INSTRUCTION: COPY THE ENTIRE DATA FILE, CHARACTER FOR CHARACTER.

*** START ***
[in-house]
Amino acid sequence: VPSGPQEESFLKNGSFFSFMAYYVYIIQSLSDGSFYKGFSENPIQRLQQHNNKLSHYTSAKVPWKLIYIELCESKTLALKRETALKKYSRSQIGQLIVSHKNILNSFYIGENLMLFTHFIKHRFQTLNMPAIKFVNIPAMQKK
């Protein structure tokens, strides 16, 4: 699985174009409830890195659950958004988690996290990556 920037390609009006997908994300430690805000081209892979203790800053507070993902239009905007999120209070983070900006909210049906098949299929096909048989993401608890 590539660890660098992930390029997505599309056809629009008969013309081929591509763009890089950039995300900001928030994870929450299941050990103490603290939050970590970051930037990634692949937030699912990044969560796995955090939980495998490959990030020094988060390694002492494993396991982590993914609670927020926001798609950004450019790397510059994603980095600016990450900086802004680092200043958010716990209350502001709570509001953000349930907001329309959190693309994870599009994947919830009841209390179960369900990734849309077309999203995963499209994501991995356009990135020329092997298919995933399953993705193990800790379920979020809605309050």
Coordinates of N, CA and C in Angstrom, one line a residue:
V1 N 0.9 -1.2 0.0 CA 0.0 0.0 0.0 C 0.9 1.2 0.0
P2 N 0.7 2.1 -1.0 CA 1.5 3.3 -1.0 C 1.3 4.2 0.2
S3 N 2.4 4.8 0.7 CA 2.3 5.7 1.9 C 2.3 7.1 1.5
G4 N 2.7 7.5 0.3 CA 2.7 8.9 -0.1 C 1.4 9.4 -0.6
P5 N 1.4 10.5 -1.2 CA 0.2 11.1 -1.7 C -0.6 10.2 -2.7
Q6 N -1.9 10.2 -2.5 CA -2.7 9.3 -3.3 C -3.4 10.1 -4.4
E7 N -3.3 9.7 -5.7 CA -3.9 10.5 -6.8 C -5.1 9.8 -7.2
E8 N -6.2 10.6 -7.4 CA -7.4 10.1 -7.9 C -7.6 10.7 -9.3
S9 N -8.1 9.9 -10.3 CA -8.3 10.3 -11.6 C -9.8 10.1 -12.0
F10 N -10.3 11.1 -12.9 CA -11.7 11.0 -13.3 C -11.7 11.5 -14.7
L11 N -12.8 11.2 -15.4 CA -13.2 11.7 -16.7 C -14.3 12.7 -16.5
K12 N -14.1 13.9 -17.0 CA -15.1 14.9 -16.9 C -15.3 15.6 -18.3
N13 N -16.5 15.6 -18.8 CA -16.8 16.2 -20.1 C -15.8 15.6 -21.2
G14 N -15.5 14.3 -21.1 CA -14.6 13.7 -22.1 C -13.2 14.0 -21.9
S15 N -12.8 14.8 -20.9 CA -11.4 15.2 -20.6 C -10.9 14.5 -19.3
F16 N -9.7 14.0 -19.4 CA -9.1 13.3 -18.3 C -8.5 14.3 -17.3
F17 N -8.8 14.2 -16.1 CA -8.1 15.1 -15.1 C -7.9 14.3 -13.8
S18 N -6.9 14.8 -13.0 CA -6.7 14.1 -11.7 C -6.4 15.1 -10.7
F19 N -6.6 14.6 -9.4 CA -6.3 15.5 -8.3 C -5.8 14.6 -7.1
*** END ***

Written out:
[in-house]
Amino acid sequence: VPSGPQEESFLKNGSFFSFMAYYVYIIQSLSDGSFYKGFSENPIQRLQQHNNKLSHYTSAKVPWKLIYIELCESKTLALKRETALKKYSRSQIGQLIVSHKNILNSFYIGENLMLFTHFIKHRFQTLNMPAIKFVNIPAMQKK
């Protein structure tokens, strides 16, 4: 699985174009409830890195659950958004988690996290990556 920037390609009006997908994300430690805000081209892979203790800053507070993902239009905007999120209070983070900006909210049906098949299929096909048989993401608890 590539660890660098992930390029997505599309056809629009008969013309081929591509763009890089950039995300900001928030994870929450299941050990103490603290939050970590970051930037990634692949937030699912990044969560796995955090939980495998490959990030020094988060390694002492494993396991982590993914609670927020926001798609950004450019790397510059994603980095600016990450900086802004680092200043958010716990209350502001709570509001953000349930907001329309959190693309994870599009994947919830009841209390179960369900990734849309077309999203995963499209994501991995356009990135020329092997298919995933399953993705193990800790379920979020809605309050």
Coordinates of N, CA and C in Angstrom, one line a residue:
V1 N 0.9 -1.2 0.0 CA 0.0 0.0 0.0 C 0.9 1.2 0.0
P2 N 0.7 2.1 -1.0 CA 1.5 3.3 -1.0 C 1.3 4.2 0.2
S3 N 2.4 4.8 0.7 CA 2.3 5.7 1.9 C 2.3 7.1 1.5
G4 N 2.7 7.5 0.3 CA 2.7 8.9 -0.1 C 1.4 9.4 -0.6
P5 N 1.4 10.5 -1.2 CA 0.2 11.1 -1.7 C -0.6 10.2 -2.7
Q6 N -1.9 10.2 -2.5 CA -2.7 9.3 -3.3 C -3.4 10.1 -4.4
E7 N -3.3 9.7 -5.7 CA -3.9 10.5 -6.8 C -5.1 9.8 -7.2
E8 N -6.2 10.6 -7.4 CA -7.4 10.1 -7.9 C -7.6 10.7 -9.3
S9 N -8.1 9.9 -10.3 CA -8.3 10.3 -11.6 C -9.8 10.1 -12.0
F10 N -10.3 11.1 -12.9 CA -11.7 11.0 -13.3 C -11.7 11.5 -14.7
L11 N -12.8 11.2 -15.4 CA -13.2 11.7 -16.7 C -14.3 12.7 -16.5
K12 N -14.1 13.9 -17.0 CA -15.1 14.9 -16.9 C -15.3 15.6 -18.3
N13 N -16.5 15.6 -18.8 CA -16.8 16.2 -20.1 C -15.8 15.6 -21.2
G14 N -15.5 14.3 -21.1 CA -14.6 13.7 -22.1 C -13.2 14.0 -21.9
S15 N -12.8 14.8 -20.9 CA -11.4 15.2 -20.6 C -10.9 14.5 -19.3
F16 N -9.7 14.0 -19.4 CA -9.1 13.3 -18.3 C -8.5 14.3 -17.3
F17 N -8.8 14.2 -16.1 CA -8.1 15.1 -15.1 C -7.9 14.3 -13.8
S18 N -6.9 14.8 -13.0 CA -6.7 14.1 -11.7 C -6.4 15.1 -10.7
F19 N -6.6 14.6 -9.4 CA -6.3 15.5 -8.3 C -5.8 14.6 -7.1